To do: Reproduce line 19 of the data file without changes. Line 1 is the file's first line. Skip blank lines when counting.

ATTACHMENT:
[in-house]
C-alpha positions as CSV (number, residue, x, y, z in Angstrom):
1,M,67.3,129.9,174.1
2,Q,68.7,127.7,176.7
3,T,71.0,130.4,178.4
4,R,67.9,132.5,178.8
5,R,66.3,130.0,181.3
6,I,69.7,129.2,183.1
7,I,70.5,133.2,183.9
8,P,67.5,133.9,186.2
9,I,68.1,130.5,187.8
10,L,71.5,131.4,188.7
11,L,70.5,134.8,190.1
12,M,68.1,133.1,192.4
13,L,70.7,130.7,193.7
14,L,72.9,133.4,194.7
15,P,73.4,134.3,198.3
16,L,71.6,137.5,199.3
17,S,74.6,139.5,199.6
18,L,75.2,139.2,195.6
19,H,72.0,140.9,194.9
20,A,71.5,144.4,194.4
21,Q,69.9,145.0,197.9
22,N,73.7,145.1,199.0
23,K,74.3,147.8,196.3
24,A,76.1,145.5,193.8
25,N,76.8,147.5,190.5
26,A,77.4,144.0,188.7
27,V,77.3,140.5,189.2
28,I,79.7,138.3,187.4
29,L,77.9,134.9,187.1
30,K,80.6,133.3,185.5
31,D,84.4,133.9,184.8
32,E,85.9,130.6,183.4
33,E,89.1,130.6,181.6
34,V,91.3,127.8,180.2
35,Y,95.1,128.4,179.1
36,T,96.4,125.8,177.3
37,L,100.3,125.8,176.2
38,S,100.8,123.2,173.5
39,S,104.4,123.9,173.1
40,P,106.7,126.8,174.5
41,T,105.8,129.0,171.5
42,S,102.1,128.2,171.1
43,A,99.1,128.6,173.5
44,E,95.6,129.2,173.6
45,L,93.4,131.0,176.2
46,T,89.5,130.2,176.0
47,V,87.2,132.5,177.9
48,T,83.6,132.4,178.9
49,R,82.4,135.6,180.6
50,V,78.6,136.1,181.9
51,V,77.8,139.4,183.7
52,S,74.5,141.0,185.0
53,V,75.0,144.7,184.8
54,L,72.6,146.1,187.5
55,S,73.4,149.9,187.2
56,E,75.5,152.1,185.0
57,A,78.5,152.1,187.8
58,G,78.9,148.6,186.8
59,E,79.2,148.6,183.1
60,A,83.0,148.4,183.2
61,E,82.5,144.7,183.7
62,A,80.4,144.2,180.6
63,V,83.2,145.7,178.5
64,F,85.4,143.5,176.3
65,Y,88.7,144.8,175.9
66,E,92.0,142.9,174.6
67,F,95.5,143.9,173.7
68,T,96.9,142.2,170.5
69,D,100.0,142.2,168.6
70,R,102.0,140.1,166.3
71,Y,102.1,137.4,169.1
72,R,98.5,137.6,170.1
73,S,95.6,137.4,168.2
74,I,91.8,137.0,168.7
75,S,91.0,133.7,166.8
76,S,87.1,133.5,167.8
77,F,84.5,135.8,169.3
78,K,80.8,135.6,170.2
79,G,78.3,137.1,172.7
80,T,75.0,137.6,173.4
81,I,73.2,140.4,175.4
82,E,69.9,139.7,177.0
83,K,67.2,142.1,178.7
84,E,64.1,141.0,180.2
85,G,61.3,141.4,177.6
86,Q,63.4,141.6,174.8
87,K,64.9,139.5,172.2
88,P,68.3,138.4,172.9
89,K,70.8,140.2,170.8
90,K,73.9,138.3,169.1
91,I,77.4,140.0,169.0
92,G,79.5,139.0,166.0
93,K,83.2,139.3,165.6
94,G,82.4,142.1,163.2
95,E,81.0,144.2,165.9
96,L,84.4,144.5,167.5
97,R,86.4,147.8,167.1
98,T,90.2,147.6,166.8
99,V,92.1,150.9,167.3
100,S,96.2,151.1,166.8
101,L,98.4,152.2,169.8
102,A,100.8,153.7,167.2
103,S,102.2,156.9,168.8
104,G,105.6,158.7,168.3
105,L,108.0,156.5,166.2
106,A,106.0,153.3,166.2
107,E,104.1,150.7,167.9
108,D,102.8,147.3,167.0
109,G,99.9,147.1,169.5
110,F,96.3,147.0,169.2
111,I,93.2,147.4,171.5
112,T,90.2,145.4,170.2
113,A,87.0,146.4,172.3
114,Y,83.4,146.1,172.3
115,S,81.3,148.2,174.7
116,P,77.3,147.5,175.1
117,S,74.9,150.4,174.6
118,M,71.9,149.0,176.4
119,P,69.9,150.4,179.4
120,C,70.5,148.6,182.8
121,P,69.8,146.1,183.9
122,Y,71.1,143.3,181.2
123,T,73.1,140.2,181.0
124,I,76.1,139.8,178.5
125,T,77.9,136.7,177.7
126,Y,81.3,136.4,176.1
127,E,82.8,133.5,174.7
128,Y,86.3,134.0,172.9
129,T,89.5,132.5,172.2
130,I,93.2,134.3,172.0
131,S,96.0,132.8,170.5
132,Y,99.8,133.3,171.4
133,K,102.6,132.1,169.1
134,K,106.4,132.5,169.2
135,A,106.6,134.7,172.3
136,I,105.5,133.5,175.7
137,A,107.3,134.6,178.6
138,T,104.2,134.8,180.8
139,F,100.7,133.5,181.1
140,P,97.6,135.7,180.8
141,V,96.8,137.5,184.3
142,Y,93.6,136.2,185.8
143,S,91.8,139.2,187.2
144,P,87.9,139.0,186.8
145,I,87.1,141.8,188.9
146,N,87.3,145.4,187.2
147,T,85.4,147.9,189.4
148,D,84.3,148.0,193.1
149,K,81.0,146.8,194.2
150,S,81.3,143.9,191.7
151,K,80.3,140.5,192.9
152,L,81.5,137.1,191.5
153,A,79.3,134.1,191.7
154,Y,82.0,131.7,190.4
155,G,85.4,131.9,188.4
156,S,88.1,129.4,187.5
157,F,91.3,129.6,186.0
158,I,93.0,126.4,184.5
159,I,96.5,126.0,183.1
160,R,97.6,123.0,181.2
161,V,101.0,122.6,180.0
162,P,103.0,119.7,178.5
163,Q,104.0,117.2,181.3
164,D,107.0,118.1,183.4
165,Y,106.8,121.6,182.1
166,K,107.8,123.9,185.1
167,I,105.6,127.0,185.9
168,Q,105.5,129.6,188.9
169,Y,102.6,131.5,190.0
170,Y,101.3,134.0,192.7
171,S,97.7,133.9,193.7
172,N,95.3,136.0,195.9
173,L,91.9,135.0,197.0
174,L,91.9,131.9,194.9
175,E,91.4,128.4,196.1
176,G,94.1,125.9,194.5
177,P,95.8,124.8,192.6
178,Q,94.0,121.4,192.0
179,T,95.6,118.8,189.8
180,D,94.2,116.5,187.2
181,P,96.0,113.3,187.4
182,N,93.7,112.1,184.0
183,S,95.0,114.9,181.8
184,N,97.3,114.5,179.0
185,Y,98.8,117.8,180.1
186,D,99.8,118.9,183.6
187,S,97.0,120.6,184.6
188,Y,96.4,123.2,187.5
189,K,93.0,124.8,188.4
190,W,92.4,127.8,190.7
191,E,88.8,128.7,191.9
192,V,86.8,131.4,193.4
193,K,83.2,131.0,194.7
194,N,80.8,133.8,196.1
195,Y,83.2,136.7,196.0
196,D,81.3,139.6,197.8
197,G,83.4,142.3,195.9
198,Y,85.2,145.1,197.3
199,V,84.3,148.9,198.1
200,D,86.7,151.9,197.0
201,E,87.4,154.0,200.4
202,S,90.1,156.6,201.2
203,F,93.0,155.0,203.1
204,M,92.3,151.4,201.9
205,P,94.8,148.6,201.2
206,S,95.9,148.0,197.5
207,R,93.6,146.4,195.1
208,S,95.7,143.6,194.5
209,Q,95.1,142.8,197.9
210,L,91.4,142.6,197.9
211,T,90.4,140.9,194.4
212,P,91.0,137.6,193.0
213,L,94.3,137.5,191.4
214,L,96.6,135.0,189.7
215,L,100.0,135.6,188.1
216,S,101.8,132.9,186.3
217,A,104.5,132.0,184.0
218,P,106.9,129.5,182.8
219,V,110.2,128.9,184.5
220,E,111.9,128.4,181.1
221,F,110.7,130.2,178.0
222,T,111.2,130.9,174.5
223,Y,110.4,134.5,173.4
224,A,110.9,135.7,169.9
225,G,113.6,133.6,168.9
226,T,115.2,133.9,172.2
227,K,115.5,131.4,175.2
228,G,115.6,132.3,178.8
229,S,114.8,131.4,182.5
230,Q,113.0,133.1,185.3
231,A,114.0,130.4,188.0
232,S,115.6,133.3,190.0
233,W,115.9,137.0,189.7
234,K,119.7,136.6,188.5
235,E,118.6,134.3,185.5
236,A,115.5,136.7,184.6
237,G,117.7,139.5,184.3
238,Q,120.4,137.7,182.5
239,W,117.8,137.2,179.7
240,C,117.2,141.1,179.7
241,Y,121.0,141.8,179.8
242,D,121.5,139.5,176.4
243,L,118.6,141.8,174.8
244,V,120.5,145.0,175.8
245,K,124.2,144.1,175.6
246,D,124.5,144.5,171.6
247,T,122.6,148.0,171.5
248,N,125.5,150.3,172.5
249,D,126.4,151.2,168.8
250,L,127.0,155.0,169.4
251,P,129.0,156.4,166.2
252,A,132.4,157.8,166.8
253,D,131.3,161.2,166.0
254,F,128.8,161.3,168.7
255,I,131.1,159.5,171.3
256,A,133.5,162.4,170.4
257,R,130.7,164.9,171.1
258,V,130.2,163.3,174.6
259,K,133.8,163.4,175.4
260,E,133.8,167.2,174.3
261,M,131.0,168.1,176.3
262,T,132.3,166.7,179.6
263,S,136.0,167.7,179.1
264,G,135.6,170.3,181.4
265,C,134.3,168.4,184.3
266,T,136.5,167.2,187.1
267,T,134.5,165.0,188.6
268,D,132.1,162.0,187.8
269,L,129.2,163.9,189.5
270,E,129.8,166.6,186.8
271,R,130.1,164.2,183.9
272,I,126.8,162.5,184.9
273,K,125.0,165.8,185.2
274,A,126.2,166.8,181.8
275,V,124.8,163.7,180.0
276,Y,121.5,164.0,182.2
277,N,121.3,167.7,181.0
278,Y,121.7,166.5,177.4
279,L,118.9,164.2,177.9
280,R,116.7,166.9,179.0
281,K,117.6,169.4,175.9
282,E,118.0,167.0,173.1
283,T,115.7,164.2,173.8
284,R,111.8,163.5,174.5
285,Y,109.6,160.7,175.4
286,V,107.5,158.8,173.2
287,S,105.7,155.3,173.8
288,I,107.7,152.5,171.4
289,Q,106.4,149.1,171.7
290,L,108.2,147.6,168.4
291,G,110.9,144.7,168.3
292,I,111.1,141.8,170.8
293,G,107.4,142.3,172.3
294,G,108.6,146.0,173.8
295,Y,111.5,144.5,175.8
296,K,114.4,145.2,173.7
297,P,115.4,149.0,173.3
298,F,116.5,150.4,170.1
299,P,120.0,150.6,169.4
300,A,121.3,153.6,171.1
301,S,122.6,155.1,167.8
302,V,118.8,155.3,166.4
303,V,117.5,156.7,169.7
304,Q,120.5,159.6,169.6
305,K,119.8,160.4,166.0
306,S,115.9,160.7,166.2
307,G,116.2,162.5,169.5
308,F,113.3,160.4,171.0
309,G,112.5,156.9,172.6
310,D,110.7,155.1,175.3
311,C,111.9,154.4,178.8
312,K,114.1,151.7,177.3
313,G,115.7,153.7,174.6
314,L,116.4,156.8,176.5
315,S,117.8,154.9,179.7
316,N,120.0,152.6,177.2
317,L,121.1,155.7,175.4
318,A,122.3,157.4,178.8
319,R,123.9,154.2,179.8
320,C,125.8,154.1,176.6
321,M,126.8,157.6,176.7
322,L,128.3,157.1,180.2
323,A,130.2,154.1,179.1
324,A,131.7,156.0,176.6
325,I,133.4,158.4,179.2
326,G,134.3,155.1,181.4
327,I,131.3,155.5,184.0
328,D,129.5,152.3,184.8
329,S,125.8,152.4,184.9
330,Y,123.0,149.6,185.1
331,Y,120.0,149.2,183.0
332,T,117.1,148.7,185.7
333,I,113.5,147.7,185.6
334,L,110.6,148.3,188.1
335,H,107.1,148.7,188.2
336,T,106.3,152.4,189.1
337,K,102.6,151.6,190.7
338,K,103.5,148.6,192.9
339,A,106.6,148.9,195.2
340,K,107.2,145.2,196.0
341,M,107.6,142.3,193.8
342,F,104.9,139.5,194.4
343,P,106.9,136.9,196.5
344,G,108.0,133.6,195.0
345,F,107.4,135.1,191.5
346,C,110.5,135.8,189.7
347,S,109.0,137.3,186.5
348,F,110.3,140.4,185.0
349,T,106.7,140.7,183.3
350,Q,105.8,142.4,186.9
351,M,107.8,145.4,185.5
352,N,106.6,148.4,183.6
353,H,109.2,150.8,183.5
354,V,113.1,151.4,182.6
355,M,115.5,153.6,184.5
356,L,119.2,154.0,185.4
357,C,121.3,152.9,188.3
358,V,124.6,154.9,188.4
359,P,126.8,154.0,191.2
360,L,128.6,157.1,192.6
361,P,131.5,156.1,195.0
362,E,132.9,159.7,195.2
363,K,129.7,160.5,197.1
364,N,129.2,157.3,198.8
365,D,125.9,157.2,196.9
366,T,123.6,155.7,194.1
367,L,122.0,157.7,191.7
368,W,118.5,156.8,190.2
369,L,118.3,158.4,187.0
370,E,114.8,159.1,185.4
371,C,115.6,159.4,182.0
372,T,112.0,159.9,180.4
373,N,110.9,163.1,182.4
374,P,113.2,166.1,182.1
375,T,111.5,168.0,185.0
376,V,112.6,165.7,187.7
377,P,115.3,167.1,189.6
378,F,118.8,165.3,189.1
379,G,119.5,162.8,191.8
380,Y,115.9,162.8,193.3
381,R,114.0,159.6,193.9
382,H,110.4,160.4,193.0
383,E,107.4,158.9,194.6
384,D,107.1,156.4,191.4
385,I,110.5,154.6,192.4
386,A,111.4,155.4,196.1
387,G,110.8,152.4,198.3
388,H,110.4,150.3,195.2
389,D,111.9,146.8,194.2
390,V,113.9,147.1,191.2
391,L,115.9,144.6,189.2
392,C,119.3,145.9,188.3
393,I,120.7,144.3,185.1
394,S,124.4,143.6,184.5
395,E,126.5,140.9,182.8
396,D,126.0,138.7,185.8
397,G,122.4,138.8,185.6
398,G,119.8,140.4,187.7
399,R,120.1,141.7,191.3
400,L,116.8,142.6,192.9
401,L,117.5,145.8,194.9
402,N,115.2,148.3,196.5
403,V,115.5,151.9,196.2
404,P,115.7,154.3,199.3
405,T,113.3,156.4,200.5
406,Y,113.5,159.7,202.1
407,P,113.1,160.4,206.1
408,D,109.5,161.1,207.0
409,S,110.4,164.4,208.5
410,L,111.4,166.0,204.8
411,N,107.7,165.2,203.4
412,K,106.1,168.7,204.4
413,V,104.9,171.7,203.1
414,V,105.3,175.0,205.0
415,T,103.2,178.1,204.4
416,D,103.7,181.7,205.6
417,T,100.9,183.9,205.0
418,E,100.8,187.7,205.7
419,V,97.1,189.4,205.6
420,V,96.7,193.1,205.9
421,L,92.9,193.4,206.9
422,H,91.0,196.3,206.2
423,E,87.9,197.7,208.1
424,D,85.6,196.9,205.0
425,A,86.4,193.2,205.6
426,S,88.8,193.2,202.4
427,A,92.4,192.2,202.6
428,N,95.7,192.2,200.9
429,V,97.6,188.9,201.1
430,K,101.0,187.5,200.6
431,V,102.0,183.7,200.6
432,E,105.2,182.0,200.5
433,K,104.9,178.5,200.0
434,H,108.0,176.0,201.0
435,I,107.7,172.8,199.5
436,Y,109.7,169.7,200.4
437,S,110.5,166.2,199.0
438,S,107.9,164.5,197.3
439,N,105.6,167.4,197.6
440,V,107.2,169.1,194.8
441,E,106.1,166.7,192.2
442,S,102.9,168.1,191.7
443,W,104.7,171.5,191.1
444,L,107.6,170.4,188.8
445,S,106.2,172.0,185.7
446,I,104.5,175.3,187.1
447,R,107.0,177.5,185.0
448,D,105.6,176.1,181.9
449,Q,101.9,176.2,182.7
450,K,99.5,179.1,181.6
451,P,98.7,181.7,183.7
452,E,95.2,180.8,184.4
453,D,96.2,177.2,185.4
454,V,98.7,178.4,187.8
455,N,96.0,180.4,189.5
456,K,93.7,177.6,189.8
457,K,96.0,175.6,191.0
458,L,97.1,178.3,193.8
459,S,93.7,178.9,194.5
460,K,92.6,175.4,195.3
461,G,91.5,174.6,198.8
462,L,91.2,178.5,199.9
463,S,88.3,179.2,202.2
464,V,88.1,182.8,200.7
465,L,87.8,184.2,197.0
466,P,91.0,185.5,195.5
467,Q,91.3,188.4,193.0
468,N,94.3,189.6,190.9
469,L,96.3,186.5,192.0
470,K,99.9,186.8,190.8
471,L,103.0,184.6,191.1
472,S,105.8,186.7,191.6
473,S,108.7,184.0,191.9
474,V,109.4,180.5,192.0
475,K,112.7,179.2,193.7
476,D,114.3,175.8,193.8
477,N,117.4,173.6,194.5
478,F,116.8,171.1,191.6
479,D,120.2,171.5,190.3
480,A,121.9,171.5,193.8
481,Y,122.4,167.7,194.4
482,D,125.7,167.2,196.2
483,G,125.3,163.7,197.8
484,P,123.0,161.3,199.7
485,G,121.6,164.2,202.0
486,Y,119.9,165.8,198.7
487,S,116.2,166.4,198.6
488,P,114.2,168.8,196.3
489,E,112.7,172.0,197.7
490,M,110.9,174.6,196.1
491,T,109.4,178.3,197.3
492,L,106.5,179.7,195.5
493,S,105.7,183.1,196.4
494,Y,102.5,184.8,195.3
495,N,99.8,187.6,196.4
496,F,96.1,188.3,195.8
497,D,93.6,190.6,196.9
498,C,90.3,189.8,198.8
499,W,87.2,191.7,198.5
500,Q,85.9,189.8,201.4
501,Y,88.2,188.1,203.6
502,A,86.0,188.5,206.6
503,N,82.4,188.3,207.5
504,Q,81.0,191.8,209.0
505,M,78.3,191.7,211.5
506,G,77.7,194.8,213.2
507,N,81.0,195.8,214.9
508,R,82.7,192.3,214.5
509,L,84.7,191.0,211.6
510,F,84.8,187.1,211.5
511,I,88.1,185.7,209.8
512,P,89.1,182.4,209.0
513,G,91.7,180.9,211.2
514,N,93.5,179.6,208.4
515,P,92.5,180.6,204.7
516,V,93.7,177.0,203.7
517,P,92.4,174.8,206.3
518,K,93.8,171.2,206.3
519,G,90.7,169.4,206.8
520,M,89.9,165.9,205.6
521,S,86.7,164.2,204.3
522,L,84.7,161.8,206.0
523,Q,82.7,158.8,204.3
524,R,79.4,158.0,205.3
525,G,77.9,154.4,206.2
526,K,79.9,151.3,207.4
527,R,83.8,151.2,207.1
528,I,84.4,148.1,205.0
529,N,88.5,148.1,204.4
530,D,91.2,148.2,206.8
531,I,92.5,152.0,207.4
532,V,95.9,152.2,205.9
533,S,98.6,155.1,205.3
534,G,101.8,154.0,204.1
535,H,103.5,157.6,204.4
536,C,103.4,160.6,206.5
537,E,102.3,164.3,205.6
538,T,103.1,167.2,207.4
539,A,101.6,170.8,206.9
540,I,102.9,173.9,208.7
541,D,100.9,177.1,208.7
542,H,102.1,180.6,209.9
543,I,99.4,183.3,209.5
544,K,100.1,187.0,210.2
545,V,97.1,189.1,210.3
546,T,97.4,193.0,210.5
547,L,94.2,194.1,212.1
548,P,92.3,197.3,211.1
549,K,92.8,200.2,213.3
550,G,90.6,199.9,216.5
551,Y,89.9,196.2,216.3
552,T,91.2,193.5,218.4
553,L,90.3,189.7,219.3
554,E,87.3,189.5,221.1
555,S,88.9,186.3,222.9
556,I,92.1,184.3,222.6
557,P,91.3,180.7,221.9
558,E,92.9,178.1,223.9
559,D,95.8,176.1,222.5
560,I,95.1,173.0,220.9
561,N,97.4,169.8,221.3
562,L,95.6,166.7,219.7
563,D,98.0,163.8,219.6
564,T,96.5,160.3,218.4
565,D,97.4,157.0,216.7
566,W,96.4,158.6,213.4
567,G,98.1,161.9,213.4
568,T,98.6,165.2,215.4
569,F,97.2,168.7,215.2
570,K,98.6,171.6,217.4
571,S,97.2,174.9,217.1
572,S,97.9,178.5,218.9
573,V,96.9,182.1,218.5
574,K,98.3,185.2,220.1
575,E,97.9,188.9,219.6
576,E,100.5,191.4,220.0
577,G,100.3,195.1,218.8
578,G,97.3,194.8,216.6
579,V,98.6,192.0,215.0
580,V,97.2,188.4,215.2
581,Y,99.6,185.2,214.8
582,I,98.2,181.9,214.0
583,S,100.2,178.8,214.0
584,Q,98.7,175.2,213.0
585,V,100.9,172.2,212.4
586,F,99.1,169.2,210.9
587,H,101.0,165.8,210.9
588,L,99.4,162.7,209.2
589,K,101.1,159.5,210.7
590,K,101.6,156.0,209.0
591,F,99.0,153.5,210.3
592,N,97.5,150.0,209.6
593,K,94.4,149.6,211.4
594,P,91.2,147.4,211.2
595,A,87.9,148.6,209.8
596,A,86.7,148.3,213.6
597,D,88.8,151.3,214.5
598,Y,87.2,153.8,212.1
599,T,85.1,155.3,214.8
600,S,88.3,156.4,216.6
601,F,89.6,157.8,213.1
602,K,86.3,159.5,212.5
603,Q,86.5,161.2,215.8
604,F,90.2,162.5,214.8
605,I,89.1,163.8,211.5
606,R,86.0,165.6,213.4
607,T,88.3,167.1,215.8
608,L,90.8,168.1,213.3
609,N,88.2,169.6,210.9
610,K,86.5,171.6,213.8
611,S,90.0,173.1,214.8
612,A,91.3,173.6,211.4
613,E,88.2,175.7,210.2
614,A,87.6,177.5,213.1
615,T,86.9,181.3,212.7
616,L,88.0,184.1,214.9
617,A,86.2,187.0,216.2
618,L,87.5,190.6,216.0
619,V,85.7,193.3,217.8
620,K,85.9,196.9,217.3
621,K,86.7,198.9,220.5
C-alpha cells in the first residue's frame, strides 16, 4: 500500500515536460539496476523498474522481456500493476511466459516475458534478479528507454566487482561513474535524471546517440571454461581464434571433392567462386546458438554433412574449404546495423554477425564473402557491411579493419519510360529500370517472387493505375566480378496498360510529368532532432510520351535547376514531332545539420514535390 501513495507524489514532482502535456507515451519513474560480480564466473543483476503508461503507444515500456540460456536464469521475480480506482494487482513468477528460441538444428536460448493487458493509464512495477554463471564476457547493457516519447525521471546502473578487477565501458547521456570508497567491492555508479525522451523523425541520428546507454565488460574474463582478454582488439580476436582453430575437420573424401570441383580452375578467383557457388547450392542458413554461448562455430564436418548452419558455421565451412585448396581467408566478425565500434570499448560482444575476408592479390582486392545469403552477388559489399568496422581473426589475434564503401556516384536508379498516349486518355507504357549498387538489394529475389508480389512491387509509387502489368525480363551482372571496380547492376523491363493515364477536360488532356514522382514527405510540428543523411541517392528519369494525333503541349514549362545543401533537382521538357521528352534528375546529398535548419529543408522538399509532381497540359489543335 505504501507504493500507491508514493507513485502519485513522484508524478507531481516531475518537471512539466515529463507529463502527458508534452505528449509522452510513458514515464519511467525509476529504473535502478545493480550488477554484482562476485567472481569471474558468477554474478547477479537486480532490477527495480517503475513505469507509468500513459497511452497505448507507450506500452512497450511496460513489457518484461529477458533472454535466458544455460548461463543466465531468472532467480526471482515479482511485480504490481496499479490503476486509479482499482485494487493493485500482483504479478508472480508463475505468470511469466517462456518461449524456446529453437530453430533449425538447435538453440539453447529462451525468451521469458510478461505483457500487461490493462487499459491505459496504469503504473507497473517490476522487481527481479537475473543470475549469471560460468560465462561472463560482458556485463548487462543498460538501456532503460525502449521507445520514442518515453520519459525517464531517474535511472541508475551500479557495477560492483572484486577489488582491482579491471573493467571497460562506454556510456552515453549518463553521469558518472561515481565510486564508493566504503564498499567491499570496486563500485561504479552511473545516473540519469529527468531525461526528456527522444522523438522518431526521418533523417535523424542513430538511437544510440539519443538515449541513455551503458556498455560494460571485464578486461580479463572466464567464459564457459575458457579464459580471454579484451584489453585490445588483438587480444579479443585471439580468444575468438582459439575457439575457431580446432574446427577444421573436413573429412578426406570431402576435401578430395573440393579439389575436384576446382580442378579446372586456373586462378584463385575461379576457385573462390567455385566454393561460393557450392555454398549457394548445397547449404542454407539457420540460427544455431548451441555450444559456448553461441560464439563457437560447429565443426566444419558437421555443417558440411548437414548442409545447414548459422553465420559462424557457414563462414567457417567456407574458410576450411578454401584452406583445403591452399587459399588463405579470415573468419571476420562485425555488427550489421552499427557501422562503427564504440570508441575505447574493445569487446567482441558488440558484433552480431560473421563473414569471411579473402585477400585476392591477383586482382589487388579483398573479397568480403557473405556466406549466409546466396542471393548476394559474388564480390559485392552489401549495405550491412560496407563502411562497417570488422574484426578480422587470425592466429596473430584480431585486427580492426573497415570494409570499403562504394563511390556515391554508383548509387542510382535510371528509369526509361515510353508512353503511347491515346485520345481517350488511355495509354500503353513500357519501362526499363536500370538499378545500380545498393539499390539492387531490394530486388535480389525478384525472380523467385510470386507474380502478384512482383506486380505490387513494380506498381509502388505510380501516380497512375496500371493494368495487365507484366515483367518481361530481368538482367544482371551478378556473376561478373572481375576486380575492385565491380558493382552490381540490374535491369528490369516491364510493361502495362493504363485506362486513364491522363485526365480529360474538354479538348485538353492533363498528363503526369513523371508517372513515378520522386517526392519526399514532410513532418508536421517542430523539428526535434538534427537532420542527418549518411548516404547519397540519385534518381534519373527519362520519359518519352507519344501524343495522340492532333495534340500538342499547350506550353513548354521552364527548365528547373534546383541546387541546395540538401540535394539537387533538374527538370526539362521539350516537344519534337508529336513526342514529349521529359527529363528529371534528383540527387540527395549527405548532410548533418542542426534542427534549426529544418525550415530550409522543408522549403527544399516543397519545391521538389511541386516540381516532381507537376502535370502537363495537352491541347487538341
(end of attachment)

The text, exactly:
17,S,74.6,139.5,199.6